Alarmed by Russia’s unpredictability, Sweden is now looking into setting up a comprehensive and unified military cooperation with Finland that would expand to all service branches, Finnish and Swedish media reported.
Speaking at the security seminar organised by Saab on Tuesday, Swedish Defence Minister Peter Hultqvist said that defence cooperation with Finland is already deeper and broader than with anyone else.
“It covers operational planning in peacetime, crisis and wartime situations. This is a historic new normal between our relations. Interoperability between our armed forces is improving day by day,” said Hultqvist.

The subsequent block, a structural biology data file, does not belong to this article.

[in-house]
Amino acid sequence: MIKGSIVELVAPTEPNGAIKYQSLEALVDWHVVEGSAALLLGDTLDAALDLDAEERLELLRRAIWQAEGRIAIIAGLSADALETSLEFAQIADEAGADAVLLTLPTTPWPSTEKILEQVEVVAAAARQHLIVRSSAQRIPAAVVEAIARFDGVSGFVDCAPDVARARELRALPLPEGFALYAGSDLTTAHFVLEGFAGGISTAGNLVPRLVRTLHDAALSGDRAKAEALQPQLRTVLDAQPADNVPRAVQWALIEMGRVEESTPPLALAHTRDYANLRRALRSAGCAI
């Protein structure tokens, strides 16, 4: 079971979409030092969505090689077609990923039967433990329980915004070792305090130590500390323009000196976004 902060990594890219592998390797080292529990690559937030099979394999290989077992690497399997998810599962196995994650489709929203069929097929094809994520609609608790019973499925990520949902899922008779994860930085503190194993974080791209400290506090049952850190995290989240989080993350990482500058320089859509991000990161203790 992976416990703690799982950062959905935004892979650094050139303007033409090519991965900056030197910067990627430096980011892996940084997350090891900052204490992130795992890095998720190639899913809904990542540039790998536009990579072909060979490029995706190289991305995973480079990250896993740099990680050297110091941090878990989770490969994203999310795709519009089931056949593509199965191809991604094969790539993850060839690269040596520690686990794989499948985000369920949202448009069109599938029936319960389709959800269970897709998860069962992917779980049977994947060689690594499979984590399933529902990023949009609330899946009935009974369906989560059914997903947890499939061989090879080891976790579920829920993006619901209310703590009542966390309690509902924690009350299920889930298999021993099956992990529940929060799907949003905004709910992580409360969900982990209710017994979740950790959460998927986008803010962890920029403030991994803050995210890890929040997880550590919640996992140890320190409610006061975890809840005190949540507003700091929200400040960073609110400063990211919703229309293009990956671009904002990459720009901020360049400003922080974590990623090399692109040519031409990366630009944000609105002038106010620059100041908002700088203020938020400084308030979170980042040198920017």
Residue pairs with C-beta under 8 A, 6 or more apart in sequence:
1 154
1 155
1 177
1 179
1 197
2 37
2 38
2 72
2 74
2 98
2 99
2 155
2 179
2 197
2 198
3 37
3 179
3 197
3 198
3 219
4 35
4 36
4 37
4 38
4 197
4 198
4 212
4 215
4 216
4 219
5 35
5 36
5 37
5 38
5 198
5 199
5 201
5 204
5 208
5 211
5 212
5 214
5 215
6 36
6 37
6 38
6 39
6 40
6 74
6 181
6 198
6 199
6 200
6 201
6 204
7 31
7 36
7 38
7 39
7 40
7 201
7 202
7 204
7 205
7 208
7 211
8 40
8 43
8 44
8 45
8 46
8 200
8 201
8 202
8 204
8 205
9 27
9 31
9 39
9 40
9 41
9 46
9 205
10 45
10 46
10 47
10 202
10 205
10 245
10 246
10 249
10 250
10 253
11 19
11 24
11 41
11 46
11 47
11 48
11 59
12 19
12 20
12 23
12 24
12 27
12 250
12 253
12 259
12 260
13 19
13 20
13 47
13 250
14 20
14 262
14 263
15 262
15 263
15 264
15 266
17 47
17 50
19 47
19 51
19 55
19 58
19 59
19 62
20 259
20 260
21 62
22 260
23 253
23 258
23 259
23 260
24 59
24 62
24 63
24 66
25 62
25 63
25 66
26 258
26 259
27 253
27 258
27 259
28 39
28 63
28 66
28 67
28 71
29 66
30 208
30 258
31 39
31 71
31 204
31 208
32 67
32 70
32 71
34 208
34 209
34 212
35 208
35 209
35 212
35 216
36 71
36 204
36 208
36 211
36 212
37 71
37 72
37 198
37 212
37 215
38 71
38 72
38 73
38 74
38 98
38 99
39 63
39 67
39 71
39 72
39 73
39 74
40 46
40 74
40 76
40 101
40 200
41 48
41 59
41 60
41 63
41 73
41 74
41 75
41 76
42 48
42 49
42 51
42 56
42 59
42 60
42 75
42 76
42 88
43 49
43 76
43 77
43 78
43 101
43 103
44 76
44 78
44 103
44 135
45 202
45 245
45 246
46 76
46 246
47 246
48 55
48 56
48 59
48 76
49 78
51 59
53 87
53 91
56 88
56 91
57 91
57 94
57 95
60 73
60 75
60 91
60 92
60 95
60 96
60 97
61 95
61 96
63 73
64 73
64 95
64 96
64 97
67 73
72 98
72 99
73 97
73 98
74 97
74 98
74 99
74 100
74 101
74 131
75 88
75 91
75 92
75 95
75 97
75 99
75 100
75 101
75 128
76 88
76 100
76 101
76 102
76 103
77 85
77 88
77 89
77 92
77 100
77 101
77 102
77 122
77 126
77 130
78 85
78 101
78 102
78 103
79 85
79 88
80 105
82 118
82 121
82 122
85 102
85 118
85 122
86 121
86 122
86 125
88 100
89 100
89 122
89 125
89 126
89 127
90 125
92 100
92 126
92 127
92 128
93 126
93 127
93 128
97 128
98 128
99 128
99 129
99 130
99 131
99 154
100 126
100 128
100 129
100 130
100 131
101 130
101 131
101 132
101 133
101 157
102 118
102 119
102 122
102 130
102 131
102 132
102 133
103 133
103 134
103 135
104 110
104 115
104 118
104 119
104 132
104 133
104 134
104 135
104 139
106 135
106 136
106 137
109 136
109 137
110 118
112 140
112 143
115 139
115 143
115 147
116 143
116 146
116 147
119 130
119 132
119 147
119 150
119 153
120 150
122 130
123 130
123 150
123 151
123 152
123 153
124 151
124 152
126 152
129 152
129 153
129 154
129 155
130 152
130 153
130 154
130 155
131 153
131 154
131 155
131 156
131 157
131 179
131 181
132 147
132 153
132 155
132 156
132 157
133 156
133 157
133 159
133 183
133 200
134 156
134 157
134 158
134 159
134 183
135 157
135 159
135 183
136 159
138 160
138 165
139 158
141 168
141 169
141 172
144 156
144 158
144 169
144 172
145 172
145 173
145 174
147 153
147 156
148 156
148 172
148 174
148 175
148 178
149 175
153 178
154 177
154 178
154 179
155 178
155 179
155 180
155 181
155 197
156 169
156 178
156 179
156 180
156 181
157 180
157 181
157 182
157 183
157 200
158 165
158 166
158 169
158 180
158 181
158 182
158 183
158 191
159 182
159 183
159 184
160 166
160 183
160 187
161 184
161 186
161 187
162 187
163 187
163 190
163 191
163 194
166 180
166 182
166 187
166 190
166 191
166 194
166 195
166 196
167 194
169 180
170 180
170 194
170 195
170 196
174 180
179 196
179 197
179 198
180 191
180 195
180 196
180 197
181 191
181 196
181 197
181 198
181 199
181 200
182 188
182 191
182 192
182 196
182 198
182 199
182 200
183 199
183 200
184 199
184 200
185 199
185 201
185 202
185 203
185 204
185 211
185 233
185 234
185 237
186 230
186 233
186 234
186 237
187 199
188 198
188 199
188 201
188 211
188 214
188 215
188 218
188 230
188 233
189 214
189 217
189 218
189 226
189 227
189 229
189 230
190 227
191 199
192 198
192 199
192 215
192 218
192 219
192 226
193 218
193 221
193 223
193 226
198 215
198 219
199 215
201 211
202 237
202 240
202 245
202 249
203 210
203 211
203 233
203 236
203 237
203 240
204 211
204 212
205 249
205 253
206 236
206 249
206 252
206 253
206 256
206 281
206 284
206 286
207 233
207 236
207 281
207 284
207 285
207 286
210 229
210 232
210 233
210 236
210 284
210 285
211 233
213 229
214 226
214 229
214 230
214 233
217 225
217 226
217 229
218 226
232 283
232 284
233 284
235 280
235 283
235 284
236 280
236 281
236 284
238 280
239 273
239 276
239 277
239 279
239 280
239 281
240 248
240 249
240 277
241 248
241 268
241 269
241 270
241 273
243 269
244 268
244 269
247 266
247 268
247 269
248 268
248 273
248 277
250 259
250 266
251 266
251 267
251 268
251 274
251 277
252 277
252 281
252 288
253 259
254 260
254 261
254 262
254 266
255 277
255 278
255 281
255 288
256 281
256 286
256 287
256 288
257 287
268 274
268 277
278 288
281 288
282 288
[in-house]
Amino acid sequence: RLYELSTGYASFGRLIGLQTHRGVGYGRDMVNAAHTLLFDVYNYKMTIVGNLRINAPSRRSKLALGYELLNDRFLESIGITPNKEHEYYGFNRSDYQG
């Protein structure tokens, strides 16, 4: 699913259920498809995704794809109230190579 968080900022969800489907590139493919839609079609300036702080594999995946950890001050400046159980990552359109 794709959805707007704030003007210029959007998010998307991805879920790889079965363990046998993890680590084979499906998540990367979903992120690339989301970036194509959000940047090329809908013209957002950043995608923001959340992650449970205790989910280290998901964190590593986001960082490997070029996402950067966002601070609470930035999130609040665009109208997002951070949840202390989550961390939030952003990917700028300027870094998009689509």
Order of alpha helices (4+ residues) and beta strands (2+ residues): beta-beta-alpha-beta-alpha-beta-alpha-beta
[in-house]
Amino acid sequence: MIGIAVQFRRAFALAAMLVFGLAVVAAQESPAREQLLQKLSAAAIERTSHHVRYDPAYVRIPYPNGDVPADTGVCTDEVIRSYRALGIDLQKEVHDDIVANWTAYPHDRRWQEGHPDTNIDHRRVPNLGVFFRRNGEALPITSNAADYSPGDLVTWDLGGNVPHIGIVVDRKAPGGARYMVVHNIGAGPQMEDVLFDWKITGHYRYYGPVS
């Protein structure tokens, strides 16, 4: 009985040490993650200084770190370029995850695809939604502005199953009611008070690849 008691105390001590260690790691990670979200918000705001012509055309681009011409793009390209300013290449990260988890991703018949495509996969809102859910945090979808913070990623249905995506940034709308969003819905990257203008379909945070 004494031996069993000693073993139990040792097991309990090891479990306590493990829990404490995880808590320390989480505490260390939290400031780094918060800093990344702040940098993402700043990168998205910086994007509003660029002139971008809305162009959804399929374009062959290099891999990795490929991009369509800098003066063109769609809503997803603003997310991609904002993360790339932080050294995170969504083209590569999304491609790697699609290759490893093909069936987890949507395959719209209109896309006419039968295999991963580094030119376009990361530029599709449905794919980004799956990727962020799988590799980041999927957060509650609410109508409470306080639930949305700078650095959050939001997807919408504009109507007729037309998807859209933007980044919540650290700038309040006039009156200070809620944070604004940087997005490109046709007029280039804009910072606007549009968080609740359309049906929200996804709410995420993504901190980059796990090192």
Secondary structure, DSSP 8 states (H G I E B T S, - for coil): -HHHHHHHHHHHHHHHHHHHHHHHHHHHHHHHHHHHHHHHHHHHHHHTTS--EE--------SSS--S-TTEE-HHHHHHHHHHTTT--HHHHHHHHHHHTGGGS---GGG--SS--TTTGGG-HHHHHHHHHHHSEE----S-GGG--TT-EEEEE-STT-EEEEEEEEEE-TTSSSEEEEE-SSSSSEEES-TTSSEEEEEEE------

Behind this wish for more unified military cooperation lies the wish to sell Gripen fighters to Finland, but also a mistrust towards the EU and other outside help.
”We Swedes and Finns, not being members of a military alliance, have to take care of ourselves for days, weeks, even months. That is the reality we live in for now and maybe years ahead. The threat to our countries is the same,” said Anders Persson, the Deputy Chief of Sweden’s Air Force.
According to Persson, the Swedish-Finnish air force “would be as one, but with two commanders”. Fighters could operate from both countries and pilots would have similar training. Ground forces and the navy would have the same kind of mutually supportive role.
Later this year, Finland will select its next-generation fighter plane. Participating in the tender are Saab Gripen, Boeing F/A-18 Super Hornet (US), Dassault Rafale (France), Eurofighter Typhoon (UK) and Lockheed Martin F-35 (US). (Pekka Vänttinen | EURACTIV.com)